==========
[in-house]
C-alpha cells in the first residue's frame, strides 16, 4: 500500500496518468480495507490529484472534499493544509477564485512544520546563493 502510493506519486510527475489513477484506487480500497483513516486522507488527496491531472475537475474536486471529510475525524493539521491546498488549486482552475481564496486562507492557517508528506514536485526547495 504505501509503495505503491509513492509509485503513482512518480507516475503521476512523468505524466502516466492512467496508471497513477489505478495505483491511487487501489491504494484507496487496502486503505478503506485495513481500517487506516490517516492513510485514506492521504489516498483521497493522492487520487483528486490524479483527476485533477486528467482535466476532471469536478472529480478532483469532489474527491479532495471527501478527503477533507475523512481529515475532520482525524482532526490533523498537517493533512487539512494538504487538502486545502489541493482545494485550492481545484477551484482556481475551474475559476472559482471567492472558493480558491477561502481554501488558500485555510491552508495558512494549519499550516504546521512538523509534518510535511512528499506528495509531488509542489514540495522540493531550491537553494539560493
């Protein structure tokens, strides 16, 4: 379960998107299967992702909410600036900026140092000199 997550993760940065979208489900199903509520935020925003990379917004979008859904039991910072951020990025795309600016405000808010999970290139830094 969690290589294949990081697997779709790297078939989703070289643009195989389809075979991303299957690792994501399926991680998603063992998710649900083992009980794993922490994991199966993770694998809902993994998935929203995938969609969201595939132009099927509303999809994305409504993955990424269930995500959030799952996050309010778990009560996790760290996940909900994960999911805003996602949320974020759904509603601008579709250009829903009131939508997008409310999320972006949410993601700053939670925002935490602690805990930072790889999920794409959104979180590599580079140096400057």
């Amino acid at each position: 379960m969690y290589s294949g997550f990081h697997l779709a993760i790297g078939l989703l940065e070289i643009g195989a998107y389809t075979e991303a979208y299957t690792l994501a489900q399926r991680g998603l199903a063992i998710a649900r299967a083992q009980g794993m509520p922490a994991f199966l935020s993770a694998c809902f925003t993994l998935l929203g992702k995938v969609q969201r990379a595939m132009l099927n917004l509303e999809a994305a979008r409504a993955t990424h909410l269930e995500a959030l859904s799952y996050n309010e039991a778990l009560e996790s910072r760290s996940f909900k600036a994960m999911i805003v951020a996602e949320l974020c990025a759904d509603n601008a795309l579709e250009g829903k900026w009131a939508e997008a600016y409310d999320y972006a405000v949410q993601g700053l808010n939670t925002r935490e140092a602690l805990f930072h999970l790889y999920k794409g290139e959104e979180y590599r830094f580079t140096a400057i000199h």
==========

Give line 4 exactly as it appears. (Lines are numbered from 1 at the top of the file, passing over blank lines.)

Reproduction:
């Amino acid at each position: 379960m969690y290589s294949g997550f990081h697997l779709a993760i790297g078939l989703l940065e070289i643009g195989a998107y389809t075979e991303a979208y299957t690792l994501a489900q399926r991680g998603l199903a063992i998710a649900r299967a083992q009980g794993m509520p922490a994991f199966l935020s993770a694998c809902f925003t993994l998935l929203g992702k995938v969609q969201r990379a595939m132009l099927n917004l509303e999809a994305a979008r409504a993955t990424h909410l269930e995500a959030l859904s799952y996050n309010e039991a778990l009560e996790s910072r760290s996940f909900k600036a994960m999911i805003v951020a996602e949320l974020c990025a759904d509603n601008a795309l579709e250009g829903k900026w009131a939508e997008a600016y409310d999320y972006a405000v949410q993601g700053l808010n939670t925002r935490e140092a602690l805990f930072h999970l790889y999920k794409g290139e959104e979180y590599r830094f580079t140096a400057i000199h």